Enjoy! And feel free to comment below and add links to specific articles there that you find helpful.
Regardless of what your business does, what services you provide or what you want to sell through E-commerce, all business web sites have at least one common need: They all need to attract visitors in order to succeed.
Obviously, volumes upon volumes of information have been produced on various tips, tricks and tactics for building both search engine rankings and site traffic. Often overlooked in the middle of that huge data dump, however, are three simple things you can do to help build your site’s search recognition and drive more visitors to your site.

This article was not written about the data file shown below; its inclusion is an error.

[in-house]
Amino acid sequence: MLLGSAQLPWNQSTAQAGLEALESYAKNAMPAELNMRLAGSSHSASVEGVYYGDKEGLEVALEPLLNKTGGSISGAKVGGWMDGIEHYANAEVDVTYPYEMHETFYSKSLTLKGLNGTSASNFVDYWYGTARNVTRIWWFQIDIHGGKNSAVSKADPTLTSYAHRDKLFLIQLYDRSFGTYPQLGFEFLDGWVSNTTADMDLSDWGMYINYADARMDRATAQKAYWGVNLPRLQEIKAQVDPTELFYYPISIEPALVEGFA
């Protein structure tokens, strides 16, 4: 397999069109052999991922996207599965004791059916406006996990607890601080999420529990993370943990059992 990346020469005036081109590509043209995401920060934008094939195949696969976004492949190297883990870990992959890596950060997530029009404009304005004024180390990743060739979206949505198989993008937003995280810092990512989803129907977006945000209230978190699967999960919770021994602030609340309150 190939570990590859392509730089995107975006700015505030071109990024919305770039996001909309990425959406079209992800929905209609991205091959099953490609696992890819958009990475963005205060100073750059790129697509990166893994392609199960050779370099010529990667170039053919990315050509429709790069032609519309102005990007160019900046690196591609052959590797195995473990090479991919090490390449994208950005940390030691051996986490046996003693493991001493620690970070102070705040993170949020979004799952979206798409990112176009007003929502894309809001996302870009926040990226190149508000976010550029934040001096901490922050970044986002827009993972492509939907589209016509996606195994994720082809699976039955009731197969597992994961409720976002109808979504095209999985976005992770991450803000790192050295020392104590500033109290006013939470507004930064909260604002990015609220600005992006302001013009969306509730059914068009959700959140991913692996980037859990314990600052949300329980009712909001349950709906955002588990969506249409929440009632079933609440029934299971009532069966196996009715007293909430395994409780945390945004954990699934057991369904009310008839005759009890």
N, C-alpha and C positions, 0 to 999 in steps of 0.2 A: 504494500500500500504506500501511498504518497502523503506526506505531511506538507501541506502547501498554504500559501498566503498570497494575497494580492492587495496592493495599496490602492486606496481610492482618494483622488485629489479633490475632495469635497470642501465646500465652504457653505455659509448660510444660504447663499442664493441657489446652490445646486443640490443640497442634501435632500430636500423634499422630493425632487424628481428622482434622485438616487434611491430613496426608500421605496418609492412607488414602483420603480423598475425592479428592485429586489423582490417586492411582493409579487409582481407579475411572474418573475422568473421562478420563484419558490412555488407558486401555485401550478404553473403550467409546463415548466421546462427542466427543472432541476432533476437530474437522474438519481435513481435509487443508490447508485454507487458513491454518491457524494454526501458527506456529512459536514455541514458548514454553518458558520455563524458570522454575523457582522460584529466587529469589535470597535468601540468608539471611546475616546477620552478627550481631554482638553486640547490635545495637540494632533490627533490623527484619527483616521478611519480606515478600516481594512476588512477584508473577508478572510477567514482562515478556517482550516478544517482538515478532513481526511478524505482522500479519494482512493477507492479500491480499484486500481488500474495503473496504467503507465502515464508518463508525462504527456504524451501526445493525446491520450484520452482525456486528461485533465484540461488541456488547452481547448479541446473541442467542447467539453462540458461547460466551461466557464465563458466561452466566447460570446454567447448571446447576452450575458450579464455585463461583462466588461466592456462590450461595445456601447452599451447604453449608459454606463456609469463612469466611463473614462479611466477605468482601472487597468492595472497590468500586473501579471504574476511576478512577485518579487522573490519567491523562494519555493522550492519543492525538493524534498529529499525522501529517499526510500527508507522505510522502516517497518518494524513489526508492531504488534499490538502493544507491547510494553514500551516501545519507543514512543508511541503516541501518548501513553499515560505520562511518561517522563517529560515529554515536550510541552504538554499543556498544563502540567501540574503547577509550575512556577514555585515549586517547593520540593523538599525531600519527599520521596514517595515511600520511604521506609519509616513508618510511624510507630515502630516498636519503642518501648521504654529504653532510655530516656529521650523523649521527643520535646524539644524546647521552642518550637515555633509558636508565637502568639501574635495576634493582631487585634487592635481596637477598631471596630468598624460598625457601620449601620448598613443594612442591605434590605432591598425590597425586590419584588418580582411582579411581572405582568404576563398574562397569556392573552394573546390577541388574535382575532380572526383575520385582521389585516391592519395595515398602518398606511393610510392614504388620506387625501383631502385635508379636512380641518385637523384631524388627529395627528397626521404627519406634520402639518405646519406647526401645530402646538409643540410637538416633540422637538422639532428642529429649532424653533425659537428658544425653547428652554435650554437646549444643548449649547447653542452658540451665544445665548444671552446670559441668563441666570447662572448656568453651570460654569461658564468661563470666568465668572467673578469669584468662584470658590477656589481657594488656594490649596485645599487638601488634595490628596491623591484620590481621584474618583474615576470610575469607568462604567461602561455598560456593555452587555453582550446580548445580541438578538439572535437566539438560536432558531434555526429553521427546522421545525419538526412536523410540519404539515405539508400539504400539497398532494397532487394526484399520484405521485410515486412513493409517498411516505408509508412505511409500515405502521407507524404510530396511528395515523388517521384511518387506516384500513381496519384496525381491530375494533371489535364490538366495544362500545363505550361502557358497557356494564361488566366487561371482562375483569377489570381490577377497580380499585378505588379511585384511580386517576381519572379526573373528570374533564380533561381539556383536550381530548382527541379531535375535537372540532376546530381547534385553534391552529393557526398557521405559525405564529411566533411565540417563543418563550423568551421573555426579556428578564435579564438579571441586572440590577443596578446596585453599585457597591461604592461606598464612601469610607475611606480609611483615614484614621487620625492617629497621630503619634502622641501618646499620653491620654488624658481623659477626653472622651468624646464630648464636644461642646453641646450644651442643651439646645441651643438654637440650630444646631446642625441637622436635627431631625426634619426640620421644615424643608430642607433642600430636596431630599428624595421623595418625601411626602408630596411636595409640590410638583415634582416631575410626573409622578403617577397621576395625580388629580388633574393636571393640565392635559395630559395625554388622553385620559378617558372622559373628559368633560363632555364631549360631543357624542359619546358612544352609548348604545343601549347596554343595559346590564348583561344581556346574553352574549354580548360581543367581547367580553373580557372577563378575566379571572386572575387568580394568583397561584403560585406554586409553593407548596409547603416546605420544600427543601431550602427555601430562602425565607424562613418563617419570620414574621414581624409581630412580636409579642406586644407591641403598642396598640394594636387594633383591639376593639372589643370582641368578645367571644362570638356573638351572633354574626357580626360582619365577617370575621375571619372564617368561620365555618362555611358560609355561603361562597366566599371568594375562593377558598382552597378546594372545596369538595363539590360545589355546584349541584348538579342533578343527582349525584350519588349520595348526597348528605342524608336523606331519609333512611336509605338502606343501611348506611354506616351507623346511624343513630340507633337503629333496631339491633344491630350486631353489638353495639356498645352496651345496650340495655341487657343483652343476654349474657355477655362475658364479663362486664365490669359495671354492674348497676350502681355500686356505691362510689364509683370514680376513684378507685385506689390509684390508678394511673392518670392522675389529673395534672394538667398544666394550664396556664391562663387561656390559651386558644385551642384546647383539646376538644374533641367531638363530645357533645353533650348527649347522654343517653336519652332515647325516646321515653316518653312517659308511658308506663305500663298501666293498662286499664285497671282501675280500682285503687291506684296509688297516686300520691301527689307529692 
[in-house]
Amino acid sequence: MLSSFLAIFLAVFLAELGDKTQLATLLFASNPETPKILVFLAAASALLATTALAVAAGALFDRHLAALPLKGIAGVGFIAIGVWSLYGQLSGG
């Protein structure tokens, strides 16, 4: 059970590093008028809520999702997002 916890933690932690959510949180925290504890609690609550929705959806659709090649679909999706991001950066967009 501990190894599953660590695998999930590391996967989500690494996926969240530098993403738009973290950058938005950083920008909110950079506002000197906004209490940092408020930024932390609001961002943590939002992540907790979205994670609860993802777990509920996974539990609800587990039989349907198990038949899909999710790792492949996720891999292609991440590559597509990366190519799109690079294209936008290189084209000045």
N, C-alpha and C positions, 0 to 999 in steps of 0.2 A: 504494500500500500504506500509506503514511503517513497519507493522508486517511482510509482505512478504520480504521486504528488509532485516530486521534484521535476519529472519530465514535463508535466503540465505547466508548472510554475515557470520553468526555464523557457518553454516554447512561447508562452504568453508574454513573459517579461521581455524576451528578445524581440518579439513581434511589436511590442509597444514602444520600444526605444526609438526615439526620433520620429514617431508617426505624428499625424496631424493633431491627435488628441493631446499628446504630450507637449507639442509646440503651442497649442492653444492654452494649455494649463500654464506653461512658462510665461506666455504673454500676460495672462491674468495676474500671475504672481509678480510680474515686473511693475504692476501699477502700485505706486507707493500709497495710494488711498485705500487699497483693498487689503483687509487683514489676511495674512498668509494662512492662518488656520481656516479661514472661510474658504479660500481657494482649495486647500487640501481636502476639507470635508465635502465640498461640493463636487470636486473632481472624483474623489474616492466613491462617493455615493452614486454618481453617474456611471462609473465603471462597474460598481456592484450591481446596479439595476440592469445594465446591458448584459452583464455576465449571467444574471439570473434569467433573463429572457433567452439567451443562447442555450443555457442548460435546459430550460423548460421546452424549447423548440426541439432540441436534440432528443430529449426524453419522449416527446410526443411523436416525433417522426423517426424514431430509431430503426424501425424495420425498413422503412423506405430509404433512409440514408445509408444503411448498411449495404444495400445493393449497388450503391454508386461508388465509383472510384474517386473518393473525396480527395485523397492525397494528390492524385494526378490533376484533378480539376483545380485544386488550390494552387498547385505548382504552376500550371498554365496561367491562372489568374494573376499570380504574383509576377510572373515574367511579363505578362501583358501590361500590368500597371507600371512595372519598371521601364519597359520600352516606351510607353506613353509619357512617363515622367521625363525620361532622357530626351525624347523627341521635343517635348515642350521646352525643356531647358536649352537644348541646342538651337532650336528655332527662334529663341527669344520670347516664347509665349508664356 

Yep, that is my predicition.
In 2009, while our economy continues to slug along, those that do a good job of marketing themselves online stand to have a very good year. We’ve all probably heard stories of how a lot of people became rich during the Great Depression – because it is true. Those that keep their eye on the ball when everyone else is distracted will continue to hit home runs – it won’t be as easy as it was before, but it will still happen.